2 The study on which this monograph is based was carried out by the Oxford Centre for Criminology in association with the University of Birmingham for the Lord Chancellor’s Department (now the Department for Constitutional Affairs). The first fruits were published as a report by the Lord Chancellor’s Department: Ethnic minorities in the criminal courts: perceptions of fairness and equality of treatment. With the Department’s support, that report has been transformed into this monograph in the hope that the findings will reach a wider audience. In undertaking the transformation, the authors have tried to place the research in the broader context of concerns that have been expressed over the last fifteen years or so about the treatment of minority ethnic people by the English criminal courts. The authors have also rearranged the ordering and presentation of the findings and augmented the text in various ways. This book involved observations of cases and interviews with more than a thousand people (defendants, witnesses, barristers, solicitors, judges, magistrates and others), and focused on courts in Manchester, Birmingham and London. This book contains eleven chapters and begins by showing how widely held the belief has been that ethnic minorities are discriminated against by the courts and by other agencies in the English criminal justice system. It discusses the factors that have contributed to this belief, especially the large over-representation of black people in prison. Therefore, this study is concerned primarily with the views of minority ethnic defendants in both the Crown Court and Magistrates' Courts. But these are not, of course, the only persons who have experience of the criminal courts, nor the only persons who have a perspective on how courts respond to ethnic minorities who appear before them. For this reason, the authors also canvassed views (although on a smaller scale) from witnesses, court staff, lawyers and legal representatives, magistrates, district judges, recorders and circuit judges. The scope of the questions put to them will become apparent when the authors discuss their responses later in the monograph.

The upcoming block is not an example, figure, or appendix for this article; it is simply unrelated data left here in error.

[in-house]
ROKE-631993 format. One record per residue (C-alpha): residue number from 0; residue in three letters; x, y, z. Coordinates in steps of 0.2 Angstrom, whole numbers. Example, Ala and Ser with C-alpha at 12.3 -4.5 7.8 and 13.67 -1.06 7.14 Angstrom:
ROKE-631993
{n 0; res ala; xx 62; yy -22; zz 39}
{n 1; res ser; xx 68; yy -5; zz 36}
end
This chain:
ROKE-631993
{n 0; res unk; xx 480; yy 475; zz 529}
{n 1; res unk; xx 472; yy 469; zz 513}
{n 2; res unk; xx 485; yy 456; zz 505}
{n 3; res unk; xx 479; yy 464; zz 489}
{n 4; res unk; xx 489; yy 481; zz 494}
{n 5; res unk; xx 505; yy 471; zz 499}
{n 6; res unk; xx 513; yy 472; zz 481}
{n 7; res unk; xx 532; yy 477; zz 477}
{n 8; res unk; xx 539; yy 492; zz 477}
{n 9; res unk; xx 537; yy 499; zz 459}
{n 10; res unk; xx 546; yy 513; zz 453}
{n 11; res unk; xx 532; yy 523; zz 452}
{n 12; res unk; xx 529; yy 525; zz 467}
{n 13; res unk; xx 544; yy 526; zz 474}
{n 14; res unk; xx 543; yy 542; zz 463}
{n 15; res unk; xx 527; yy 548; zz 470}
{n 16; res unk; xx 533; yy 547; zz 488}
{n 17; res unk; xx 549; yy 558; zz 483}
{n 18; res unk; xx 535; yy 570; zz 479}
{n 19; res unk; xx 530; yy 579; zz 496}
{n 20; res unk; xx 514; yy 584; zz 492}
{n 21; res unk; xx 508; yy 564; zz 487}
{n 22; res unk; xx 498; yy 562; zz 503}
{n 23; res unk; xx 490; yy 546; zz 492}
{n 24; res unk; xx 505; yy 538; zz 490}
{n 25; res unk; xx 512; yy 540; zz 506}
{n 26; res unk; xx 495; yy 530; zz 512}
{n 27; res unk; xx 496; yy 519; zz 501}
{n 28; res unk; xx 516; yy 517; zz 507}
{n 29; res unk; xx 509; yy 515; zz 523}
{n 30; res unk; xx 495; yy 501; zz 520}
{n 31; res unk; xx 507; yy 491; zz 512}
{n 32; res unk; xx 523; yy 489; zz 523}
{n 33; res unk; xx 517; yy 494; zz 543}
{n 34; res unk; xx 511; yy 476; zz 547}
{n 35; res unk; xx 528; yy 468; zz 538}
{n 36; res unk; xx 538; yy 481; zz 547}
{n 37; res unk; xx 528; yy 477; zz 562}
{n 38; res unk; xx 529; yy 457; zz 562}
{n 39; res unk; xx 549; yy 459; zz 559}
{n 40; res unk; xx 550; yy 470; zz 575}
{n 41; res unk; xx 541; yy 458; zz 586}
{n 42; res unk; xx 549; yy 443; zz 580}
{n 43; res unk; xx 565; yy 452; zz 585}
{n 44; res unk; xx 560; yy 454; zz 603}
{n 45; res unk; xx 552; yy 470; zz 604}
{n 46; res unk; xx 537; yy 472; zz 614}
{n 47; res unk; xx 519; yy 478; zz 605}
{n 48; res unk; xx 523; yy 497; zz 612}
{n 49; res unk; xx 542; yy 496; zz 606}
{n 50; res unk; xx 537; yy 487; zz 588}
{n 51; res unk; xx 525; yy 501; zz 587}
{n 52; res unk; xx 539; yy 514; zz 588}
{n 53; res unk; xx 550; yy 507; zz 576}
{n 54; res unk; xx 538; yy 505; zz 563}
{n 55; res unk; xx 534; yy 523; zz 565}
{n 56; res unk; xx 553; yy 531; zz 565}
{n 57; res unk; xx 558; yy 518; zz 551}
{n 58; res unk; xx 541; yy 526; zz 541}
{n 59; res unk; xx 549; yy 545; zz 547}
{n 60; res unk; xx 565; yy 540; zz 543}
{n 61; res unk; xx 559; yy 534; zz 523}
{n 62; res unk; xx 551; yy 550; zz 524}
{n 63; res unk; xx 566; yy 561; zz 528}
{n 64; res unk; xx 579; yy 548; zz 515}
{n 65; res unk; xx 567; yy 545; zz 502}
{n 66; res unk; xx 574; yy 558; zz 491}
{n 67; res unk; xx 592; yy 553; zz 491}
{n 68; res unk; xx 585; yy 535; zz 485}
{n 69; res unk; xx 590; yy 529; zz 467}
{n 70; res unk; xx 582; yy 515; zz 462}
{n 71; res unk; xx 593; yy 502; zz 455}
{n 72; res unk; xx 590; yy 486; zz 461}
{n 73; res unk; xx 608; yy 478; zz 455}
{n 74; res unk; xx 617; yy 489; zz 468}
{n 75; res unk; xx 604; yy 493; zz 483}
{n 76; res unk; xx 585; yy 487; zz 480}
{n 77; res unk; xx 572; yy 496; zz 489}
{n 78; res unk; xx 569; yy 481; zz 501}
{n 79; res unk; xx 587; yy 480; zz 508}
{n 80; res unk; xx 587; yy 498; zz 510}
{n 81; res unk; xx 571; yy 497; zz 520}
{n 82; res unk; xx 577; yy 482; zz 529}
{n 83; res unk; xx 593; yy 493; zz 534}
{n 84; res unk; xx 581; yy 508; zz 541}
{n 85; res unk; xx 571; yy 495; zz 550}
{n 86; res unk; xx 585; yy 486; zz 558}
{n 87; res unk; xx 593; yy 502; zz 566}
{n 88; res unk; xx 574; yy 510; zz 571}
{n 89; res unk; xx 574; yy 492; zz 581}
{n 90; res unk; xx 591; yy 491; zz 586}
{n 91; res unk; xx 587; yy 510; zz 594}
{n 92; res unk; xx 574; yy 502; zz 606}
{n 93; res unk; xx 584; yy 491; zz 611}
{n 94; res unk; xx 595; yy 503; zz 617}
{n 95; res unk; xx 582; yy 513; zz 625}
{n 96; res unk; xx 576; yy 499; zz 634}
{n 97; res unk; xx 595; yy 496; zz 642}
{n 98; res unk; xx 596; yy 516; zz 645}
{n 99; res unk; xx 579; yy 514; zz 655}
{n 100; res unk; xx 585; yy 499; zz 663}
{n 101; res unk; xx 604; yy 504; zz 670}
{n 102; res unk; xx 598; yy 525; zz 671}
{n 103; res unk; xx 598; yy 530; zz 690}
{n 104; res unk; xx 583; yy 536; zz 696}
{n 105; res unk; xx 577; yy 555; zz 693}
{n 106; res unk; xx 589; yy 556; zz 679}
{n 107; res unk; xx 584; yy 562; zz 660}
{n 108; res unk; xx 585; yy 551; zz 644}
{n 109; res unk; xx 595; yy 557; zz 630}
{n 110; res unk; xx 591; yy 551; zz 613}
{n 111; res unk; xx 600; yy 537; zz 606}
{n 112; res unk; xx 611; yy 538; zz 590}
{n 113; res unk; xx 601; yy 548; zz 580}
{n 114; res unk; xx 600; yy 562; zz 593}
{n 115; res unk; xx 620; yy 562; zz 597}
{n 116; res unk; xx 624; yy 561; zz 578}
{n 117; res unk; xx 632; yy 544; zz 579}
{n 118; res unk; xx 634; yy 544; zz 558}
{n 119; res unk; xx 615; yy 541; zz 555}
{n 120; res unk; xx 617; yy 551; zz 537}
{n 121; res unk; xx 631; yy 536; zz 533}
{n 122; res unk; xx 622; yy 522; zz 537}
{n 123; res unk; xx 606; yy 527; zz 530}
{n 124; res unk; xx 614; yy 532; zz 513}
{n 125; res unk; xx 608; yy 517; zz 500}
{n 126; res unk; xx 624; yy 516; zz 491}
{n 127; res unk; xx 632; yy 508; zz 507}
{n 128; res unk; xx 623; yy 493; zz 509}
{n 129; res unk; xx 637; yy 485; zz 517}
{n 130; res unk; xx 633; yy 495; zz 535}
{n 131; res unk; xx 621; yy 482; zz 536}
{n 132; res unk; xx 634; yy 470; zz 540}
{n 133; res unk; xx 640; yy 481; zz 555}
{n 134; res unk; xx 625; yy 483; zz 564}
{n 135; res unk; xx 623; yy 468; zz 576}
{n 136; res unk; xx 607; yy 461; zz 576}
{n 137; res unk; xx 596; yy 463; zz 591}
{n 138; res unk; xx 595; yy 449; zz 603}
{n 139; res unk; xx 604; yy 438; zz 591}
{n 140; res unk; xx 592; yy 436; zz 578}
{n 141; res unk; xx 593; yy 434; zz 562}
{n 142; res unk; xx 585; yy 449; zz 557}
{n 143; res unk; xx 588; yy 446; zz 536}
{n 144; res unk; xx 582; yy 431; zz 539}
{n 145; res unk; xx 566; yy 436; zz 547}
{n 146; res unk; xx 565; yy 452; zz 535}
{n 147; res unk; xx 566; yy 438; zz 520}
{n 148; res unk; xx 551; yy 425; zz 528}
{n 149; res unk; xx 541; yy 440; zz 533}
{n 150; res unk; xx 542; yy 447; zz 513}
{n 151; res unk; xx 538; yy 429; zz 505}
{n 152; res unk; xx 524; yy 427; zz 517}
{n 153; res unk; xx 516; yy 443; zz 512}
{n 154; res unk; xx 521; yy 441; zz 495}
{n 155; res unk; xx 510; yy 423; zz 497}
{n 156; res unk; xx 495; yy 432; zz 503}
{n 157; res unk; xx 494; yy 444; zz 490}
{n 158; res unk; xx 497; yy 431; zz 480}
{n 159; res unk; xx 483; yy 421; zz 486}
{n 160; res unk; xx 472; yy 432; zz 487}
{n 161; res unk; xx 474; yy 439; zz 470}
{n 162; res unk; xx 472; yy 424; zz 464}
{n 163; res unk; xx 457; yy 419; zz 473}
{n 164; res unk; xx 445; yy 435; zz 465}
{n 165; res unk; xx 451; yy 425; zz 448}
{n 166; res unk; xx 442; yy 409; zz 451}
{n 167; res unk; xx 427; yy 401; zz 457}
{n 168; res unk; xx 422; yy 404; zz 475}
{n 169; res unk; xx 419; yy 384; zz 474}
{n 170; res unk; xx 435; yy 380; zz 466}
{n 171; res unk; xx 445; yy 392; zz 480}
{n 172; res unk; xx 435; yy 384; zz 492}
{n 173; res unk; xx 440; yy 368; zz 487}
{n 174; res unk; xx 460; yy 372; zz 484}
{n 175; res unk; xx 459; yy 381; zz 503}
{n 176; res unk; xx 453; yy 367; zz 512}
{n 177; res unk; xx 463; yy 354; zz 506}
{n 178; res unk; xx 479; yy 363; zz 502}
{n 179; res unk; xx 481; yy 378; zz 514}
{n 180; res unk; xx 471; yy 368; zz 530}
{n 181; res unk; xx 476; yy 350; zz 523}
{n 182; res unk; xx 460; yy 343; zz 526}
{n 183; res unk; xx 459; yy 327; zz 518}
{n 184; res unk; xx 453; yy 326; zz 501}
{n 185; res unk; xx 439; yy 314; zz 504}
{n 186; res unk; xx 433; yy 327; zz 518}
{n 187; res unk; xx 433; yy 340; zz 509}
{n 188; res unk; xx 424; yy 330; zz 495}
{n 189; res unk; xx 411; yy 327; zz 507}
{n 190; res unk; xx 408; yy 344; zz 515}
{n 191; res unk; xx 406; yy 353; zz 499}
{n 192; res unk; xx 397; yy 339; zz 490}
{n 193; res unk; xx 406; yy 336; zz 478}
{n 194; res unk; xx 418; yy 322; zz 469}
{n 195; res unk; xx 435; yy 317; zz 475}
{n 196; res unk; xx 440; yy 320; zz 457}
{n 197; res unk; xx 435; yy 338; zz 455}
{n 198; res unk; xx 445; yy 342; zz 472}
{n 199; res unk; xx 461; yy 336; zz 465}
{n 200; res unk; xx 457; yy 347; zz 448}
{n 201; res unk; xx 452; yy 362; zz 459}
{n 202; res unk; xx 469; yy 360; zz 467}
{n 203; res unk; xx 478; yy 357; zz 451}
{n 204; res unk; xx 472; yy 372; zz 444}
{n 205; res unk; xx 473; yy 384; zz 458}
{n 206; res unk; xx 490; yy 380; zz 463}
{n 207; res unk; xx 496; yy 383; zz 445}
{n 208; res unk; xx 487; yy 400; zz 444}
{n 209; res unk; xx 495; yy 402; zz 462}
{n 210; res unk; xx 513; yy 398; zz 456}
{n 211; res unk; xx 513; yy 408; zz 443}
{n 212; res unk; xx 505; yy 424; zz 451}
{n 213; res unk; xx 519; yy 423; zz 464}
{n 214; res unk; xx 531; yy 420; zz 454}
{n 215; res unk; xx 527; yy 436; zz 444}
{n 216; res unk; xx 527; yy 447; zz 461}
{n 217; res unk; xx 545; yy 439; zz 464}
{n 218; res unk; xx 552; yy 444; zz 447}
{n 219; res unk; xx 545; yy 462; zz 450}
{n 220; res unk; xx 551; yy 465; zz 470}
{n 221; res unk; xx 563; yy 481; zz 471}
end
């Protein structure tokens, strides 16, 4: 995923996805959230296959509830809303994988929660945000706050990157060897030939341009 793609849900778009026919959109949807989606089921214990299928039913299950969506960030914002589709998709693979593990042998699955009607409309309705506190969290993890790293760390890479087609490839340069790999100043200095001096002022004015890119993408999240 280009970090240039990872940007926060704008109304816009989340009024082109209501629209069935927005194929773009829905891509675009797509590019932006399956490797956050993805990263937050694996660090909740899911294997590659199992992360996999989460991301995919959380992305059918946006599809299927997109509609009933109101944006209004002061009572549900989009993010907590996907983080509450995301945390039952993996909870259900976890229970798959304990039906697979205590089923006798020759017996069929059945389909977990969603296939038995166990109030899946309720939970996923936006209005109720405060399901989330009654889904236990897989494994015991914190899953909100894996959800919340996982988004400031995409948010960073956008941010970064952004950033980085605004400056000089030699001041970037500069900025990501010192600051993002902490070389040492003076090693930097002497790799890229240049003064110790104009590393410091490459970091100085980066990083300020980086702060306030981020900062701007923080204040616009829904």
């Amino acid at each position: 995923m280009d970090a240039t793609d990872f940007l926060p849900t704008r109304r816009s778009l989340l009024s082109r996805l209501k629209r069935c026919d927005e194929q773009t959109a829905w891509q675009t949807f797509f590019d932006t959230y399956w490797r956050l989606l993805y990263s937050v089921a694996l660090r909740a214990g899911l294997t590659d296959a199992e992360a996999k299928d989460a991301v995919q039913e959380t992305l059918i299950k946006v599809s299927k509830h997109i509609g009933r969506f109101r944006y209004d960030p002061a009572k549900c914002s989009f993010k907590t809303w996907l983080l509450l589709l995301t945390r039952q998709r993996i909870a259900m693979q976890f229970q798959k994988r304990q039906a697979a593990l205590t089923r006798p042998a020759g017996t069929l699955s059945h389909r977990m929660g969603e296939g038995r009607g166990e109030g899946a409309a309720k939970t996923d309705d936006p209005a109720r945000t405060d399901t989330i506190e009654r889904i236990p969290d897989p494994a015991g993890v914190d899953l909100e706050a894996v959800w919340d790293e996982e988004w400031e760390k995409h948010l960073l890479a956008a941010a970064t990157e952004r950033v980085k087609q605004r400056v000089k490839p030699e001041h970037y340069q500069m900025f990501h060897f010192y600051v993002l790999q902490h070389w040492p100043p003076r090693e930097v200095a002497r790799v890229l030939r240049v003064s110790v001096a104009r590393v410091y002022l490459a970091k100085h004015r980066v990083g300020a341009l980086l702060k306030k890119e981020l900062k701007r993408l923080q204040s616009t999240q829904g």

3 The main part of this book then looks at the institutional setting in which the research took place, the experience of defendants and witnesses, their views of how they were treated by the criminal courts of England, and the views of others involved in the court process. So, the authors begin the analysis of the findings of this research by describing in chapter three the institutional settings of, and 'ethnic balance' in, the criminal courts in which the study was carried out, as well as the main characteristics and prior experiences of the courts of the defendants who were interviewed. Chapter four, the heart of the study, reports on the defendants' and witnesses' perceptions of their treatment at the hands of both the Crown Court and Magistrates' Courts. It attempts to assess the incidence of perceived unfairness and to identify how often and in what ways the treatment - both the procedures and the decision- making- accorded to those interviewed had been regarded as racially biased. In chapters five and six the authors explore the extent to which defendants and witnesses generally had confidence that the criminal courts would treat them or others in a fair and unbiased way and the extent to which their views had changed as a result of their recent experience. Chapters seven and eight look at the question of how fairness towards ethnic minorities is perceived by those who administer or have a professional role in the criminal courts-court staff, lawyers, judges and magistrates. The authors also explore attitudes towards 'ethnic awareness' training. Chapter nine discusses the experience of witnesses. Chapter ten examines how far attitudes and behaviour towards ethnic minorities are perceived to have changed over time and identifies a 'cultural shift' towards the elimination of behaviour which might give rise to perceived racial bias in the criminal courts. The views of all parties on what still needs to be done to improve the confidence of ethnic minorities in the criminal courts are presented in chapter eleven. This chapter draws together the findings, discusses their implications, and suggests some ways in which the system might be improved so as to reduce yet further the number of cases in which minority ethnic defendants perceive themselves to have been unfairly treated simply they are from an ethnic minority. So, final chapters in this book address the issue of sensitivity to ethnicity on the part of judges, magistrates and lawyers. They show that attitudes and practices are perceived to have changed for the better but conclude that more needs to be done to increase the confidence that members of ethnic minorities have in the fairness of the English Criminal Courts.